Shrubbery:  Burglars love secluded backyards.  Keep your shrubs and trees trimmed to allow for greatest visibility.  Consider motion-sensitive lighting for side and rear areas of your home.

Door Answering:  Since many burglars knock on doors to ascertain whether anyone’s home, it is imperative you always answer the door.  By this I MEAN, talk through the door, don’t open it!

Home alone?  Bluff!  Yell out, “Honey, I’ll get it!”  or whatever words you can use that might indicate there are others in the house.  Then, by talking through the door, you can say you’re on a conference call; you are contagious; or your pet snakes are out of their tanks, etc.  Model this for your kids.  They may be home alone and find themselves in this situation.  It is not rude to talk through the door and it may save yourself a face-to-face encounter with a burglar.

Mail Theft:  Already the reports of stolen packages from porches and multi-family dwellings are being made.  I researched alternatives to home delivery of my packages and found there are many ways to minimize this popular crime.  It is possible to track delivery of your pkg. which may allow being home then.  Can you arrange for the package to be sent to another location, such as a FedEx office or perhaps your workplace?  Could you tip off a trusted neighbor to sign for you, should a package come when you are away?  Talk to your neighbors and see if they’d be willing to store the package inside their home until you get back or instruct them to place it unseen on the side or back.

9-1-1:  Cannot stress enough the importance of reporting all suspicious activity to 9-1-1.  It’s okay if what you are reporting turns out to be nothing. You don’t know what is prevented by getting the patrol car into the neighborhood.   9-1-1 is not just for emergencies, it is for all police reporting and that includes suspicious activity. This is how many of our burglars and car prowlers are caught.

Block Watch:  Did you know that statistics show one is more likely to call 9-1-1 to help a neighbor out, if they know that neighbor’s name?  Even though Block Watch was created to help reduce burglaries, knowing your neighbors and agreeing to watch out for them just makes sense.  Natural emergencies, power outages, landslides, etc. are additional reasons we need to stay together as a neighborhood. We may have to wait for first responders to get to our ‘neck of the woods’ and our neighbors may be our salvation.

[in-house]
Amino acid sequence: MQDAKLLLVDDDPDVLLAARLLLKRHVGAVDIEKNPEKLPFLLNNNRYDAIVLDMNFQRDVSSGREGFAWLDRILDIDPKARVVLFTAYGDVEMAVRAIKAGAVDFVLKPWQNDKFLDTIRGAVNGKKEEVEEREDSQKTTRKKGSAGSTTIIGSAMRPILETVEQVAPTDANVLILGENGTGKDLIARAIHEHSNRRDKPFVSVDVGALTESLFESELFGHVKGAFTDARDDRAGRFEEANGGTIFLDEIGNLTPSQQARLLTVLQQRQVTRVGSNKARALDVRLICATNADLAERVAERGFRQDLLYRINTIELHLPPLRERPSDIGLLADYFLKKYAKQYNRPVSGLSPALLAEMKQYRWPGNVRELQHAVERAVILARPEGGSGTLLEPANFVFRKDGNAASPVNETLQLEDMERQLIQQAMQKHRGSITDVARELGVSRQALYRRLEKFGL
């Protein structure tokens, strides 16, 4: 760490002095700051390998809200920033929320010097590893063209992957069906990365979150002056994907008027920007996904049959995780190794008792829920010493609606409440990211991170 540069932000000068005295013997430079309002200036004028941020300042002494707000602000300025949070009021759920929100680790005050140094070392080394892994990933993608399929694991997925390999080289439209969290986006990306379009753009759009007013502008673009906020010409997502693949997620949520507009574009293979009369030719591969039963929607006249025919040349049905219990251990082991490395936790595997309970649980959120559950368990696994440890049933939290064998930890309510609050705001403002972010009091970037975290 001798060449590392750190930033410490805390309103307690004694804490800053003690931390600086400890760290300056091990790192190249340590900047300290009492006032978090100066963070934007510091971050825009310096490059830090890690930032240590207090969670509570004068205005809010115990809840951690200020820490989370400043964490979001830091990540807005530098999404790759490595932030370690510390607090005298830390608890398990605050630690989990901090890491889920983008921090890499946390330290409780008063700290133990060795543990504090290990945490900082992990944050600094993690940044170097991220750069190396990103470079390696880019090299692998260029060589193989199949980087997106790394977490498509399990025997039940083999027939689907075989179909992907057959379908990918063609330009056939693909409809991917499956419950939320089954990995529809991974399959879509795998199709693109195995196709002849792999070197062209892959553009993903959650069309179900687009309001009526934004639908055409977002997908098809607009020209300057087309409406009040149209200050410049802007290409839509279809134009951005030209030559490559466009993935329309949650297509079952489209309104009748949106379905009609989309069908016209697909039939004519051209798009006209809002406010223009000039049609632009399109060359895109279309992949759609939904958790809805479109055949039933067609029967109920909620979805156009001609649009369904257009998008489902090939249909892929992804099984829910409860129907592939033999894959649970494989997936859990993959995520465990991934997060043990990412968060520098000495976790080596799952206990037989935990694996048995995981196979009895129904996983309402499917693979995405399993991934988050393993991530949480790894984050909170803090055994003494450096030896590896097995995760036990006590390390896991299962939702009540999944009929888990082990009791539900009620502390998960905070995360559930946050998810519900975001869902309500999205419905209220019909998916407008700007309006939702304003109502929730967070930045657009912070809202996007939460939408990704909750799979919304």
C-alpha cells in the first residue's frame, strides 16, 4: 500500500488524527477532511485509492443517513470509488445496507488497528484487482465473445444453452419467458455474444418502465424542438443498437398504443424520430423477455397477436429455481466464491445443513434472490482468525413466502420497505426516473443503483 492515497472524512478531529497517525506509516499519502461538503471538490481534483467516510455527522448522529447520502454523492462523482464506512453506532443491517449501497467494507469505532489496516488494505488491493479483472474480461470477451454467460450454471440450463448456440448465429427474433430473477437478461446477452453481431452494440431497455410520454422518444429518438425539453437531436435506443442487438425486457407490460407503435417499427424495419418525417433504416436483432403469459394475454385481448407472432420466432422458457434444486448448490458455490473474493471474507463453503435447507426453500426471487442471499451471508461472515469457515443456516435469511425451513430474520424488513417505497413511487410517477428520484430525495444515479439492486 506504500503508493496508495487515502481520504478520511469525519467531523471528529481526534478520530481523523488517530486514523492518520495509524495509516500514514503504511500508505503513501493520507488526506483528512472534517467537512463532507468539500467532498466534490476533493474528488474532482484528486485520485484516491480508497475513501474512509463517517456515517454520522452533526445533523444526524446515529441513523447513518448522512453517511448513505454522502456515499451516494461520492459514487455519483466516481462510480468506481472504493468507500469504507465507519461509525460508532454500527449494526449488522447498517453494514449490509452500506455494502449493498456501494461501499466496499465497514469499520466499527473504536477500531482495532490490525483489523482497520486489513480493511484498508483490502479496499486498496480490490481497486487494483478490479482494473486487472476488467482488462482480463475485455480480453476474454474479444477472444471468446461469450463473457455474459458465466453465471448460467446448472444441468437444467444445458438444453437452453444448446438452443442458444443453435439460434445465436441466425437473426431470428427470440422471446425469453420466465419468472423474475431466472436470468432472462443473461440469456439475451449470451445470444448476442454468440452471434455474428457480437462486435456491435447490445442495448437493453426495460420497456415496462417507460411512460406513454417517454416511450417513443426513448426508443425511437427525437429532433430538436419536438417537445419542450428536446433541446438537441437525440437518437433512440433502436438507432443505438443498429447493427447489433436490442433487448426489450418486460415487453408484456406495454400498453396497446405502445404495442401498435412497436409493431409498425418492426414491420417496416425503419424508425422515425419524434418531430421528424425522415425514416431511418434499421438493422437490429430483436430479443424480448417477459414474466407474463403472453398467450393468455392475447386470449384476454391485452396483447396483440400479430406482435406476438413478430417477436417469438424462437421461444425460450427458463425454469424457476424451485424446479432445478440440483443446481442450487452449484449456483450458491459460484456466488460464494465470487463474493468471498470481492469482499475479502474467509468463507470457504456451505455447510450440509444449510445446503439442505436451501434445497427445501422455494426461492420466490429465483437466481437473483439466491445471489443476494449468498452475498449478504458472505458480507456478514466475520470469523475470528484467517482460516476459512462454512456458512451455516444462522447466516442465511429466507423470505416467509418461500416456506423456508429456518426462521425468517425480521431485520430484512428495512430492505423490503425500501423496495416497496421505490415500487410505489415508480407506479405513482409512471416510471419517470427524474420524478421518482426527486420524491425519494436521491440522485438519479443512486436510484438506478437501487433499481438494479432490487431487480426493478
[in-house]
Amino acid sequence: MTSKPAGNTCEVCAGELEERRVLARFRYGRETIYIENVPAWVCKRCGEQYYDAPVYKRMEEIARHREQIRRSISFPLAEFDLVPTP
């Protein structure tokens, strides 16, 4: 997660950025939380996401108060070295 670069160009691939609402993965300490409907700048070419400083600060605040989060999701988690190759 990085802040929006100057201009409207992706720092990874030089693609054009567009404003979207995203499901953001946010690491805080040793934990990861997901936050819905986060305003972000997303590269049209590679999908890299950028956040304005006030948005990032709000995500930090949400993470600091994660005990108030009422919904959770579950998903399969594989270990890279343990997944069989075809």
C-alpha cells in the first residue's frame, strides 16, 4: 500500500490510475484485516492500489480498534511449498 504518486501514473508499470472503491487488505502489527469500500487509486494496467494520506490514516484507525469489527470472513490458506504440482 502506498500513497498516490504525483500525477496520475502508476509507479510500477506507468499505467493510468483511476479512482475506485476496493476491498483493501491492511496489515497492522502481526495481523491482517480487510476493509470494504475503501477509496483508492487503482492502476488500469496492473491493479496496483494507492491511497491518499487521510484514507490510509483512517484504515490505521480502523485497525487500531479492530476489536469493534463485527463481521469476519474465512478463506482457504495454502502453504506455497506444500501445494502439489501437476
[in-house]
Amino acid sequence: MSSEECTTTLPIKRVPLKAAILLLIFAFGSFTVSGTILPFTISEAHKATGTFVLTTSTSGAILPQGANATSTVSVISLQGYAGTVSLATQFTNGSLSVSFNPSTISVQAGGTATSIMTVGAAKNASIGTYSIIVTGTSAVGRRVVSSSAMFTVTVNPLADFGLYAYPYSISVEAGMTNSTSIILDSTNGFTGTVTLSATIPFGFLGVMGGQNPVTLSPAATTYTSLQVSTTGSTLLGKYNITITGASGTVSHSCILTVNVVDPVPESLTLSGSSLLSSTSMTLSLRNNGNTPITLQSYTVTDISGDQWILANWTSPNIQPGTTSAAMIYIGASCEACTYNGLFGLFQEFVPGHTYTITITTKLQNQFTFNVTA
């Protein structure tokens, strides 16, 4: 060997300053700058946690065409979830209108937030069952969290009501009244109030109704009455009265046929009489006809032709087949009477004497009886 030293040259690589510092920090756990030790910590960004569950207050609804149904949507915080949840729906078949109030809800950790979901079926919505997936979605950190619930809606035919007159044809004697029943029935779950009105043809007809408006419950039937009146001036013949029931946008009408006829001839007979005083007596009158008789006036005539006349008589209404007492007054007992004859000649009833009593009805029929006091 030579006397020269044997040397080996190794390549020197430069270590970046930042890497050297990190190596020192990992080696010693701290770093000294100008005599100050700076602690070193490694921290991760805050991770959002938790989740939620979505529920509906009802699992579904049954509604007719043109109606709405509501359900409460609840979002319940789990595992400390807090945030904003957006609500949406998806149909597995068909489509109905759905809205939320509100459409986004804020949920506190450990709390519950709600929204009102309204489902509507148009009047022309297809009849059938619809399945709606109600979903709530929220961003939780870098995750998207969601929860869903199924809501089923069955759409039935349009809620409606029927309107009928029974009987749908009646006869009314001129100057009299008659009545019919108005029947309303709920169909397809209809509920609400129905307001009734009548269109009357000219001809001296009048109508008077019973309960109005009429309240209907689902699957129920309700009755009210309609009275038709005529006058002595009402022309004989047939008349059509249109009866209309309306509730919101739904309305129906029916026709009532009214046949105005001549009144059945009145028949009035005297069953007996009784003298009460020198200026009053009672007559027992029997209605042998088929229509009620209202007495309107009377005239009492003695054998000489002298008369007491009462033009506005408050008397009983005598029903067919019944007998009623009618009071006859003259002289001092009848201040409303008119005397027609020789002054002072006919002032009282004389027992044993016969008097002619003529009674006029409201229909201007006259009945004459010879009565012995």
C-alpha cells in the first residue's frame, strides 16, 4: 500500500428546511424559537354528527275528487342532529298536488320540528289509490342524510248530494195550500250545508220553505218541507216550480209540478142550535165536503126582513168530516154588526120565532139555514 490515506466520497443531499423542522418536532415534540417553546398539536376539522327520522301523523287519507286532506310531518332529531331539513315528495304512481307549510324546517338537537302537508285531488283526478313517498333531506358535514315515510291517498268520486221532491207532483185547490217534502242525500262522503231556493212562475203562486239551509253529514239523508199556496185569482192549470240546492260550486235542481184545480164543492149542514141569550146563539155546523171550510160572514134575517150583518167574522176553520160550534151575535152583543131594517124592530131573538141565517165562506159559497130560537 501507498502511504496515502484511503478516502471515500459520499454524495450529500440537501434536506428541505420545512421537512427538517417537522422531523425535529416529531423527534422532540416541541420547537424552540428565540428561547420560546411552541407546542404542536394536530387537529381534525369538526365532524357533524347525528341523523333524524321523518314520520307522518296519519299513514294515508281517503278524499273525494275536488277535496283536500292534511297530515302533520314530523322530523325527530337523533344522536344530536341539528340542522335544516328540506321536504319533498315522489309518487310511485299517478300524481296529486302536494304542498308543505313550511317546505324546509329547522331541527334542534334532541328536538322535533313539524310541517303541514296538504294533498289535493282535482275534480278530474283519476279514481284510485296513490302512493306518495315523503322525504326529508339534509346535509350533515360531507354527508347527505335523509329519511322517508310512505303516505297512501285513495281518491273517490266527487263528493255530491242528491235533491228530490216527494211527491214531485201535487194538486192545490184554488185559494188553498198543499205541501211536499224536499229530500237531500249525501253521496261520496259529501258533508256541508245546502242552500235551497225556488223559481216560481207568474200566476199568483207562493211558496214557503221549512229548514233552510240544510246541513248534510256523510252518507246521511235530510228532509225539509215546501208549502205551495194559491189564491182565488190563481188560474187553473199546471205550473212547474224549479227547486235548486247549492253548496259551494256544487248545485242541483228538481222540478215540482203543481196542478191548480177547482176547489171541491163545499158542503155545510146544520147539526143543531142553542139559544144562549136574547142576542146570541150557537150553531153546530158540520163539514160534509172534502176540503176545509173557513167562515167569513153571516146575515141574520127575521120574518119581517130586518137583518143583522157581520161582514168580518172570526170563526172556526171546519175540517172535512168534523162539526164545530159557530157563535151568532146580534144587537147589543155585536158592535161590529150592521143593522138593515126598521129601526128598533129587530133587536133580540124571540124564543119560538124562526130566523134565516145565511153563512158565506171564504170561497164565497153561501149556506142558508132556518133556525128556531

Inventory Lists:  itemizing your valuables and noting serial numbers; model and/or photos of jewelry, art, bikes, etc. is helpful to follow-up detectives.  Stolen property is often recovered without a chance of returning to the rightful owner.

Stay safe, call 911 if you see suspicious activity or to report a crime in progress, and report all crimes both big and small. For crimes such as car prowls and property theft under $500,  you can report them via the SPD Online Reporting tool. Watch out for your neighbors and let us know if a crime occurs that the neighborhood needs to know about!

Register now for Seattle’s Night Out Against Crime on August 6th & meet your neighbors

Every year Seattle communities and neighborhoods in can participate in Seattle’s Night Out Against Crime. This year, Night Out is Tuesday, August 6th, so it’s just under 2 weeks away. And, if you’re participating, let us know– we’d love to get photos of your block party!